The fact that this isn’t happening, that so many autistic people aren’t getting enough or the right kinds of support, may be amplifying infighting in the community.
And the autistic adults didn’t want the very different challenges their peers face to be ignored. “Sometimes parents dismiss some of the struggles that autistic adults have,” Sarah noted. “They’ll say, ‘You don’t understand because you can do this; you can do that; you can do all these things.’ They imply that our lives are very easy, and I would argue that they’re very much not easy. That’s why there’s a high rate of suicide in the autistic adult population.” Recently, vocational support has become a focus of her practice, specifically “how to make work more doable for autistic people.”
Karl concurred that increasing employment opportunities and support is of utmost importance: “10 on a scale of 1 to 10.” Grateful that he found a meaningful career in a field that celebrates his strengths while accommodating his lack of social skills, he reflected, “My story could have turned out very differently.”
Though we understand our sample size is small, we were still surprised to find our interviewees all share an impatience with the language battles currently raging on social media and elsewhere. “Even I have more serious concerns than whether someone addresses me as an autistic person or person with autism,” Karl said.
“To each their own,” Abe agreed. “Let’s get to the services; we can talk about this after we resolve the real issues.”
For Sarah, what matters most is the lack of consensus, even among autistic self-advocates: “I used to think of [language debates] as more important, but now I’m not so concerned. I work now with a ton of autistic adults who prefer to say they have autism rather than that they’re autistic … I don’t feel like I need to police people and what they do with their language.”
The family members we spoke with also consider the language battles the least pressing of the issues facing the autism community, and they framed these as yet another obstacle to the necessary conversations that should be happening between parents and self-advocates. “Censorship makes it hard to connect and share the relevant details in an easy way,” Colin said. “I hear other parents struggling to describe their child without using functioning levels.” Jonah reported that funders and researchers have reduced the scope of their efforts because they have been so intimidated over their language choices. Michelle is saddened by attempts to enforce rigid rules in such a diverse community. “We all should have the right to disagree without being considered disrespectful,” she said. “We should listen to each other’s perspectives without judgment.”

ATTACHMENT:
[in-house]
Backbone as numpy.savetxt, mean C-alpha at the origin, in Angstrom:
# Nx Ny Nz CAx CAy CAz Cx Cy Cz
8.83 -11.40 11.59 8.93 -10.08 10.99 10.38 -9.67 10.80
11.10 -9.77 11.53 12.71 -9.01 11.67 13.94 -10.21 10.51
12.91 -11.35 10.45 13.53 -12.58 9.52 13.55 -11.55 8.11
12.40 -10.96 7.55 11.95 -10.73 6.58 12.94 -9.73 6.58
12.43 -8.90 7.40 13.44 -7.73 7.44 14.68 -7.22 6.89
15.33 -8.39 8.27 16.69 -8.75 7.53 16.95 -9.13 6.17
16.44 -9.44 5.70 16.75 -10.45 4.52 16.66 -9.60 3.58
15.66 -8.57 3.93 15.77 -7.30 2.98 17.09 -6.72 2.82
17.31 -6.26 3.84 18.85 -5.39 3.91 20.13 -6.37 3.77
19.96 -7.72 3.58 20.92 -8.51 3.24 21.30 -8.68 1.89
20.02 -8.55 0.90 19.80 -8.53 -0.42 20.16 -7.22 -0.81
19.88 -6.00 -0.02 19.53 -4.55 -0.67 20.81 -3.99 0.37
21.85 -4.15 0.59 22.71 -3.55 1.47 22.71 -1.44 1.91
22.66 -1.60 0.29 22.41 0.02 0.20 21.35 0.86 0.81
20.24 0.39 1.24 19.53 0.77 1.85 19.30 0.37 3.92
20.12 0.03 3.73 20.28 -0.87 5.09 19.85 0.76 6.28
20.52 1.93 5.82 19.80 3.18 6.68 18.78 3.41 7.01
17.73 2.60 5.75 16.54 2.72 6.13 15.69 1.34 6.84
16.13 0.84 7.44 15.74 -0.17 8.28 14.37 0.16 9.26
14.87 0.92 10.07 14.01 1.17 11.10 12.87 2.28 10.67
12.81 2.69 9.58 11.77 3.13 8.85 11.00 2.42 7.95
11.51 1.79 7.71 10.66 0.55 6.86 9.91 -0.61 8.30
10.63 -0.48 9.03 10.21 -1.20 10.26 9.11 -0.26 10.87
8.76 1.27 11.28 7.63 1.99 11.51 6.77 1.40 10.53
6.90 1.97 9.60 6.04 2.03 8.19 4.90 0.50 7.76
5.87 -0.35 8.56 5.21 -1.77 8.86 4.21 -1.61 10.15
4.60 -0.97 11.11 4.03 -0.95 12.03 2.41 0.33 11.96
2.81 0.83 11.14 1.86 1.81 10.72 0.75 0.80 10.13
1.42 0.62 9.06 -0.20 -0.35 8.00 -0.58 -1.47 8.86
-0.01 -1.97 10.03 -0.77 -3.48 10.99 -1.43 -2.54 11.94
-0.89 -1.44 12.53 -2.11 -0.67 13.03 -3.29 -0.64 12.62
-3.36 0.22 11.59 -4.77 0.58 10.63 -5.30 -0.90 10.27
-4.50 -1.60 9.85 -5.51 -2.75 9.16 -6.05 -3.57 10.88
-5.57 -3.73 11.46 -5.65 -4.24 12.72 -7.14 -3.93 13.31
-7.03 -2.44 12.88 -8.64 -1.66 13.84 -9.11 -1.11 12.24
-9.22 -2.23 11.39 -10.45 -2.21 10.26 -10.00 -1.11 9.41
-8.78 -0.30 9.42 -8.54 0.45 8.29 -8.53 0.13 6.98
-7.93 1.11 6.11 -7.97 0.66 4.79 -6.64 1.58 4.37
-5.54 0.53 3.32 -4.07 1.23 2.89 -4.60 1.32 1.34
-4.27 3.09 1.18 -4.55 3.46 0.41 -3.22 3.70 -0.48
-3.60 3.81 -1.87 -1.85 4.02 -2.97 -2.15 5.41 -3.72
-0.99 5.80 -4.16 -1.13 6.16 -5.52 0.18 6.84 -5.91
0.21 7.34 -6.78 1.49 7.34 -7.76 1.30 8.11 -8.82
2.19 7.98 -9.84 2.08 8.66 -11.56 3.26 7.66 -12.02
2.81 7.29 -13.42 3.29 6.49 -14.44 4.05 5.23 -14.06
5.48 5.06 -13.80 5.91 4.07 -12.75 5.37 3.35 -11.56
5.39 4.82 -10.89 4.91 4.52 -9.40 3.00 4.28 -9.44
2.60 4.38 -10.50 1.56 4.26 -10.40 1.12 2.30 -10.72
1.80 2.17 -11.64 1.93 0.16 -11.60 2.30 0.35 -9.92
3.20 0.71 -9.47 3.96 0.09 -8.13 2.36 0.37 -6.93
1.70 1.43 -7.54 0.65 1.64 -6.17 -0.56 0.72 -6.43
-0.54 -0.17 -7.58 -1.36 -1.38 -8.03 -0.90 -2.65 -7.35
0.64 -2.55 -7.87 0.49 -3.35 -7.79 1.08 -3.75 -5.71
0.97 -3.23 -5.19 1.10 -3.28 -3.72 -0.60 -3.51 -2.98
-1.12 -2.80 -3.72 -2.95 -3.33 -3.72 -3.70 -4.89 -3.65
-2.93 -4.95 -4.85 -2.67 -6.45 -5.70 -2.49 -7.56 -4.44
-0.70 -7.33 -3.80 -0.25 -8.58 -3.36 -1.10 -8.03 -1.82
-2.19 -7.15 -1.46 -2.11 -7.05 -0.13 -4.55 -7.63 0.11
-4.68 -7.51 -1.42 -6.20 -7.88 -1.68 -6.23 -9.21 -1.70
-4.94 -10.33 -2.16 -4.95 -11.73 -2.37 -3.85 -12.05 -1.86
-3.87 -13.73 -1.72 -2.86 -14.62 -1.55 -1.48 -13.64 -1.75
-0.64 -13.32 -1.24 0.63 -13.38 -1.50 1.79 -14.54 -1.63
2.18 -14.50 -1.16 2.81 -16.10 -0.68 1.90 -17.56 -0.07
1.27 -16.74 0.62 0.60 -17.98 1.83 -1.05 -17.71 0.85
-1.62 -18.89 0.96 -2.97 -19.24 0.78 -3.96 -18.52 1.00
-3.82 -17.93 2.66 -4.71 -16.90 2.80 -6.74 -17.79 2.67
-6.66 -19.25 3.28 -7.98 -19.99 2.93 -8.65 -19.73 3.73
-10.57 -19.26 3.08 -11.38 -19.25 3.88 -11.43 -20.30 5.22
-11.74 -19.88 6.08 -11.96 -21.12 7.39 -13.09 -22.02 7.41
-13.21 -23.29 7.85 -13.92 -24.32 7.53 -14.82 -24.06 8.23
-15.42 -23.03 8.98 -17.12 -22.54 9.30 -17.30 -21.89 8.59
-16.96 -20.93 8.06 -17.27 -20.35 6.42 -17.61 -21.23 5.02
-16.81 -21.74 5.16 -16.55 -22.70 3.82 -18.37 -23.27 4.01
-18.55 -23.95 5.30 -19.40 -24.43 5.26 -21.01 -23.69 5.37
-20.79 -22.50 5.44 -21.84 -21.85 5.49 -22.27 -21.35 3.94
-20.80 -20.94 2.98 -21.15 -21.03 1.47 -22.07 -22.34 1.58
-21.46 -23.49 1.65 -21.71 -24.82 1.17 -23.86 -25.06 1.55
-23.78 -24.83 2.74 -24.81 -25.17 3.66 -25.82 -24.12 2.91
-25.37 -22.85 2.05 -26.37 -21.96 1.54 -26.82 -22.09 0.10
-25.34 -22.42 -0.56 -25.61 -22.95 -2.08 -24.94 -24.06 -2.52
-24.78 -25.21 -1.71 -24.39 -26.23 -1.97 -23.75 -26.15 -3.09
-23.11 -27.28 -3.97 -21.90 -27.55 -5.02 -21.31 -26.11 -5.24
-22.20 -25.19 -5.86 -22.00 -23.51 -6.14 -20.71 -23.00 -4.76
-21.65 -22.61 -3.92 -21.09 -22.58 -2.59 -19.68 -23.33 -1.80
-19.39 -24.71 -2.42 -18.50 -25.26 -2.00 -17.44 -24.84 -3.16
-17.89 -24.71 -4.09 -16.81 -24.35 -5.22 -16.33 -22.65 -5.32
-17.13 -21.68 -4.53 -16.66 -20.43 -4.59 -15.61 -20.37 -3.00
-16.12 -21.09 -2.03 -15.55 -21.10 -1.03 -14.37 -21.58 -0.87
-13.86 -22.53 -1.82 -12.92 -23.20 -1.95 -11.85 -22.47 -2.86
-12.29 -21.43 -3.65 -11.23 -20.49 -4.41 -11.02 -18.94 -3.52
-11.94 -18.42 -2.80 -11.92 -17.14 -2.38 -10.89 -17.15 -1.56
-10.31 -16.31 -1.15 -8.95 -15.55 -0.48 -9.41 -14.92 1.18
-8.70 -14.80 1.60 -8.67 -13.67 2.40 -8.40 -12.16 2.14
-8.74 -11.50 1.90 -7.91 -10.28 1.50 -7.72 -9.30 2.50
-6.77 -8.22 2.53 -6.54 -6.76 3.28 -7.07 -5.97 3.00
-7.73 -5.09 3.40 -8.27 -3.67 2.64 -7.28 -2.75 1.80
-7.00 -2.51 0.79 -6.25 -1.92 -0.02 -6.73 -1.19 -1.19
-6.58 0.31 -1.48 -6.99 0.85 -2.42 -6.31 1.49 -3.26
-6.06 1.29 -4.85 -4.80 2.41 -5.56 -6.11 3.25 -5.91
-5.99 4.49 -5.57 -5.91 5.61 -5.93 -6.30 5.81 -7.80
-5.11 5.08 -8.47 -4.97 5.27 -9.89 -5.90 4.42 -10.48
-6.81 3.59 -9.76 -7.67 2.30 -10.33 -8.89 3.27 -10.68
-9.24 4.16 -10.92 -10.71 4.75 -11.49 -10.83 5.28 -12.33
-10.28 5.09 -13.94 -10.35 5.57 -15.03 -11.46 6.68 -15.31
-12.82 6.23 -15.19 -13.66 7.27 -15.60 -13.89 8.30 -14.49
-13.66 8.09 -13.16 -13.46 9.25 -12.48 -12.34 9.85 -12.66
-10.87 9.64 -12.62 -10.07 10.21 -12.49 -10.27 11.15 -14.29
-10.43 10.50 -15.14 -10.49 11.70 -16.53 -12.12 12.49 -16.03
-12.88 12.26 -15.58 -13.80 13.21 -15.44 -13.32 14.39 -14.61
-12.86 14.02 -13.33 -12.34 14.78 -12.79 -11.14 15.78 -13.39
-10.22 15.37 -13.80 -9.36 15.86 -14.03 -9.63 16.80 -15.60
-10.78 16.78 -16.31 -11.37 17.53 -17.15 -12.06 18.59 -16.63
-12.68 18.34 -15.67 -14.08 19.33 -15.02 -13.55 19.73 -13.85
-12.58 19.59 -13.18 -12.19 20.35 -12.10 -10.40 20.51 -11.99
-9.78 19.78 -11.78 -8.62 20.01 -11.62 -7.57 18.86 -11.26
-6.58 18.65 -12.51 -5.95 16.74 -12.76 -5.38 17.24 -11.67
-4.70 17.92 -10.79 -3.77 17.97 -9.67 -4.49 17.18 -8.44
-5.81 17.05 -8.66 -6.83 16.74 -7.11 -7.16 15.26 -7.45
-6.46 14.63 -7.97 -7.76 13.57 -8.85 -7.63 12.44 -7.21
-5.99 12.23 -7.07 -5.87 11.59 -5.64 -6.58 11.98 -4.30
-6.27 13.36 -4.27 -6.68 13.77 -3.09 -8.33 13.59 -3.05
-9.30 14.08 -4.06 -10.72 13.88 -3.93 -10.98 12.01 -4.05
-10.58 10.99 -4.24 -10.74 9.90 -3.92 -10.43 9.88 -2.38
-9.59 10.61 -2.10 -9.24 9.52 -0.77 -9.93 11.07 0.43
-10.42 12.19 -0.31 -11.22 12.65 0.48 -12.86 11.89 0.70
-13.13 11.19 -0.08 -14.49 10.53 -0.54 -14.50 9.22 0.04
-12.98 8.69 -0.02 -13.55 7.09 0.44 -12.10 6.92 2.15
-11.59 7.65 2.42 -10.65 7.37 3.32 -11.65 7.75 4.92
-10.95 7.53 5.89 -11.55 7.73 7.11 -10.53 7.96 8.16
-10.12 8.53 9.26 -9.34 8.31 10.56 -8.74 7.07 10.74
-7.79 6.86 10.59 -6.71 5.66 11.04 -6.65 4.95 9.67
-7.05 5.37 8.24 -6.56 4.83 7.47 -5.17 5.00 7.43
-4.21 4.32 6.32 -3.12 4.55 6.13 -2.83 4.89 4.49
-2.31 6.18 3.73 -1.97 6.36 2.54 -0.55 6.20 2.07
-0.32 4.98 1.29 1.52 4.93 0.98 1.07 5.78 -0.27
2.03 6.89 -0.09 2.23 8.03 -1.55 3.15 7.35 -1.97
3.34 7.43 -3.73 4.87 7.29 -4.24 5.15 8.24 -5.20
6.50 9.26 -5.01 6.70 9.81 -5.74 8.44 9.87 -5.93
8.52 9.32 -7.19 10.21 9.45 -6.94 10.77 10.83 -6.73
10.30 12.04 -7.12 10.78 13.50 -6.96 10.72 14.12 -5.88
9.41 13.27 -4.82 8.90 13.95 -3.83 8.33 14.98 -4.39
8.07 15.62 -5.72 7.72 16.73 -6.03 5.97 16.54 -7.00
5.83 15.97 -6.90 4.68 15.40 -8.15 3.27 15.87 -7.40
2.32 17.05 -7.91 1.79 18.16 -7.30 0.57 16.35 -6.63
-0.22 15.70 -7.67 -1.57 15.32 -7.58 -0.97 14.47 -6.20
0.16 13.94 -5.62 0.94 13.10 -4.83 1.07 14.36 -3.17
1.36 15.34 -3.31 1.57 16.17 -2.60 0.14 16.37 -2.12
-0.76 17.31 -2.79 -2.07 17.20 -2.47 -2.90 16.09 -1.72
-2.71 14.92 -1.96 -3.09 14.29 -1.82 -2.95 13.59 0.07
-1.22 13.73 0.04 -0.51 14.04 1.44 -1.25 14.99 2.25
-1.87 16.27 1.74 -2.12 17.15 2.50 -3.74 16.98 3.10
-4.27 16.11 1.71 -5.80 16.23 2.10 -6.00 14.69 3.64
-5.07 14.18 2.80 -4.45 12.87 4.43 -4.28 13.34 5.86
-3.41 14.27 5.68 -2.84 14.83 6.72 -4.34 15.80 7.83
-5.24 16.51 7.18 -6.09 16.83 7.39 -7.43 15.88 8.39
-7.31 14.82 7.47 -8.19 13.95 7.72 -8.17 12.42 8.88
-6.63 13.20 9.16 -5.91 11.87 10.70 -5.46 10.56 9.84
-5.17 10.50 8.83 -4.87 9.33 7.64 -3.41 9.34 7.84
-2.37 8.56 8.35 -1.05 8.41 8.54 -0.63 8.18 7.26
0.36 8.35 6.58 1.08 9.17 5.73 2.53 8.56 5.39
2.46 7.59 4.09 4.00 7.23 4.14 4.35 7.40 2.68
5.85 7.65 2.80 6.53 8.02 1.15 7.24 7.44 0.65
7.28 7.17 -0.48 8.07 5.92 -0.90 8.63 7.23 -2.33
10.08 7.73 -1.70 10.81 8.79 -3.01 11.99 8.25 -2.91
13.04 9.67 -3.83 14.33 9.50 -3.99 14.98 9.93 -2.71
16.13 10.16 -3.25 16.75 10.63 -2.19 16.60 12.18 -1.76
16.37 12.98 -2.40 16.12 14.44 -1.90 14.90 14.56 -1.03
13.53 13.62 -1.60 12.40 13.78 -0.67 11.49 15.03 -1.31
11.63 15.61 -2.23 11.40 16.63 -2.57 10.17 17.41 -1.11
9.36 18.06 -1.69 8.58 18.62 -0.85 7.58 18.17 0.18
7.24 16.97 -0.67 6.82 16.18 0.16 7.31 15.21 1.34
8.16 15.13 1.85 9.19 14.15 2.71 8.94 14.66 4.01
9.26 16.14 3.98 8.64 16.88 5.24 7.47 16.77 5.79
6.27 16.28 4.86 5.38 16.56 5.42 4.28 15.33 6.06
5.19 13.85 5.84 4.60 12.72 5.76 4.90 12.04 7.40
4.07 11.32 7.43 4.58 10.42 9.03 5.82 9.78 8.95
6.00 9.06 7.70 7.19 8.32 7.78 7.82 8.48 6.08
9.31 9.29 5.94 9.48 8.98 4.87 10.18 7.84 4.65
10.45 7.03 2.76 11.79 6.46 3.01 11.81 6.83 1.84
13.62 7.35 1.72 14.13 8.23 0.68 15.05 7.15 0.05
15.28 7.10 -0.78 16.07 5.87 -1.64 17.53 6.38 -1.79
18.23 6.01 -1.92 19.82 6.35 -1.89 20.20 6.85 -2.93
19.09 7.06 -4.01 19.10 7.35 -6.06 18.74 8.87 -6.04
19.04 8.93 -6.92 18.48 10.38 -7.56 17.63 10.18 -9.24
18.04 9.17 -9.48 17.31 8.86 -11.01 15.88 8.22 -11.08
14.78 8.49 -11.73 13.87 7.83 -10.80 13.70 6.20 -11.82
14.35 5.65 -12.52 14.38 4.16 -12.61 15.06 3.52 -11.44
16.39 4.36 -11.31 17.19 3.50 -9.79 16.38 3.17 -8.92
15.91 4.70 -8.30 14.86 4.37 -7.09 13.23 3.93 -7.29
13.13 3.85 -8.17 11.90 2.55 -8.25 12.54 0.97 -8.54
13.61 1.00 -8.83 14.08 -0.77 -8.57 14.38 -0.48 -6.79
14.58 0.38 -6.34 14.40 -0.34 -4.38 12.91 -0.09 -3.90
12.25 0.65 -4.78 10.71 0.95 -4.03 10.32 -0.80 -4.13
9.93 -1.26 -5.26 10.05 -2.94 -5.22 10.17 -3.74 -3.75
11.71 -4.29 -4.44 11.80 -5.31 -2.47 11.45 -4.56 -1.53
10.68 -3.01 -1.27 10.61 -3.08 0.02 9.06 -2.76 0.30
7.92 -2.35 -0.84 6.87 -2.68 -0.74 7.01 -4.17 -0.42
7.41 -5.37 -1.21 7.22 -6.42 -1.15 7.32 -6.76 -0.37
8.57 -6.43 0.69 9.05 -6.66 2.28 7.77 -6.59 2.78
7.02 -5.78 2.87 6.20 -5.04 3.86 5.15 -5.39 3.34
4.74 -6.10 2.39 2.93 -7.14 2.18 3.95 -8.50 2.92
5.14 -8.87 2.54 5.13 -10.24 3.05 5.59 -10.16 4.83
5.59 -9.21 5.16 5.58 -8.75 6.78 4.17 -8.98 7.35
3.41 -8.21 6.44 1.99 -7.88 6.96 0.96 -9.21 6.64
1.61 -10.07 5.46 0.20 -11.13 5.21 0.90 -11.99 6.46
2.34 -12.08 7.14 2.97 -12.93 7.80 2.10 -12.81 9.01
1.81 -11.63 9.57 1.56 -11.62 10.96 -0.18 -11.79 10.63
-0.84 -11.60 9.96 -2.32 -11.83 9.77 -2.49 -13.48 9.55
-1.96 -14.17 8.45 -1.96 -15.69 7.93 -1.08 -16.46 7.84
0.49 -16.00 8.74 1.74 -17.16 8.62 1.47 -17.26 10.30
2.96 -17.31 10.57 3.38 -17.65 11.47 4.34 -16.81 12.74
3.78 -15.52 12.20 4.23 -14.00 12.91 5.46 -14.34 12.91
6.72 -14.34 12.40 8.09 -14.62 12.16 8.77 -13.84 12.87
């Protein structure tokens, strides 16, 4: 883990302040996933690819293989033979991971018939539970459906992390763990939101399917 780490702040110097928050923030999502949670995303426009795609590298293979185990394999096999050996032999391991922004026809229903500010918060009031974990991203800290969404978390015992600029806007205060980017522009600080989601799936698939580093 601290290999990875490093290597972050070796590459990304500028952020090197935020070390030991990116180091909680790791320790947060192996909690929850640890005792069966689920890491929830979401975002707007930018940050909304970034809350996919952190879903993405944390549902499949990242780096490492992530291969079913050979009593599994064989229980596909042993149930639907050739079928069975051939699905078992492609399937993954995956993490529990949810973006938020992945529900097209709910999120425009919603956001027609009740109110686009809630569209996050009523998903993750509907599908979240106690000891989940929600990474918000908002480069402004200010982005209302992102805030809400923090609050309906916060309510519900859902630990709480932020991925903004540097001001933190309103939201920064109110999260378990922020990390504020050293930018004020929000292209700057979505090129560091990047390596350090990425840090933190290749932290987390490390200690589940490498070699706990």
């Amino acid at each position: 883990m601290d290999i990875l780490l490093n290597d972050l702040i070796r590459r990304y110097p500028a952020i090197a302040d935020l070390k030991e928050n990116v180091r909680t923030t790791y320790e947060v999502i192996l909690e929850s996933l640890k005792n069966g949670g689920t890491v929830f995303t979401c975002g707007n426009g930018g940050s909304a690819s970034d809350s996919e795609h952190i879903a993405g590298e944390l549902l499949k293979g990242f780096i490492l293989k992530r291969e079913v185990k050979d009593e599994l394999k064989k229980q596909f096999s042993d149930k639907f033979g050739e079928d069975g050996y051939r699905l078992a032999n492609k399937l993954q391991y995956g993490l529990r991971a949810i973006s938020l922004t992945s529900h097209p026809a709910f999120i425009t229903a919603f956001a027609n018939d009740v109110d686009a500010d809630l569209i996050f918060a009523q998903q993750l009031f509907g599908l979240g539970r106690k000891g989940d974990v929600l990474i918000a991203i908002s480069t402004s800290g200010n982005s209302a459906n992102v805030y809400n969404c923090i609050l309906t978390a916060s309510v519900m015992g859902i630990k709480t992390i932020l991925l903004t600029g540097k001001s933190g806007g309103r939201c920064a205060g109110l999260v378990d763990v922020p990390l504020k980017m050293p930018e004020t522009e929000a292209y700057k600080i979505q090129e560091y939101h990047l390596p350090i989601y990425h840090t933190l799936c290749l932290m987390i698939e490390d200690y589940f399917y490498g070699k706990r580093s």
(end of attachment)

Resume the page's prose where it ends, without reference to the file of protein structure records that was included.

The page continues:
This is not to say that the infighting in the autism community will be easy to fix. But the focus on these battles has obscured the collective concerns of many parents and autistic adults alike. As Abe said, “We all share a common purpose,” which Colin clarified: “to provide the best support and resources for people with autism.” The fact that this isn’t happening, that so many autistic people aren’t getting enough or the right kinds of support, may be amplifying infighting in the community. “We’re both [parents and autistic adults] worried about our stories being minimized,” Abe said. Sarah agreed: “Everyone’s terrified.” But for our interviewees, it was important to frame this universal fear as another part of the common ground instead of a driver of competition and conflict. “There shouldn’t be another side,” Karl insisted.
We couldn’t help wondering whether our interviewees had any thoughts about how to begin to repair the rift in the autism community, especially online, because autistic adults and parents of profoundly autistic children both value digital spaces. All our interviewees agreed on the need for more nuanced and thoughtful conversations, on social media and elsewhere. And all identified a critical predicate to this change: the need to respect the limits of our own experience, and the acknowledgement that no one voice can speak for the entire community.
“No, I don’t believe my experience gives me any insight into profound autism; it’s very different,” Abe said. Michelle, the mother of two autistic children, made the same point from the opposite perspective: “I can’t speak for autistic people,” she said. “No one can really know what it’s like to be in another’s place.” And neither would dream of speaking over the other, they both said. “When people share their challenges, I empathize,” Michelle added.
“Questioning others’ lived experience is a form of gaslighting,” Abe cautioned. “I do not in any way, shape or form approve of the bullying. As soon as you resort to name-calling, you lost the argument.” Instead, these interviewees asked that all stakeholders approach fraught online debates with humility. “That’s how we’ll make inroads,” Abe said. “By asking questions rather than insulting people. Not all roads are the same. That’s why we need to share our different stories.”
Samantha Easter is a senior communications specialist at Mountain America Credit Union in Salt Lake City, Utah, concentrating on diversity, equity, inclusion and belonging; personal finance; and professional development. Amy S.F. Lutz is a historian of medicine at the University of Pennsylvania in Philadelphia, vice president of the National Council on Severe Autism and the parent of a profoundly autistic son, Jonah, 24.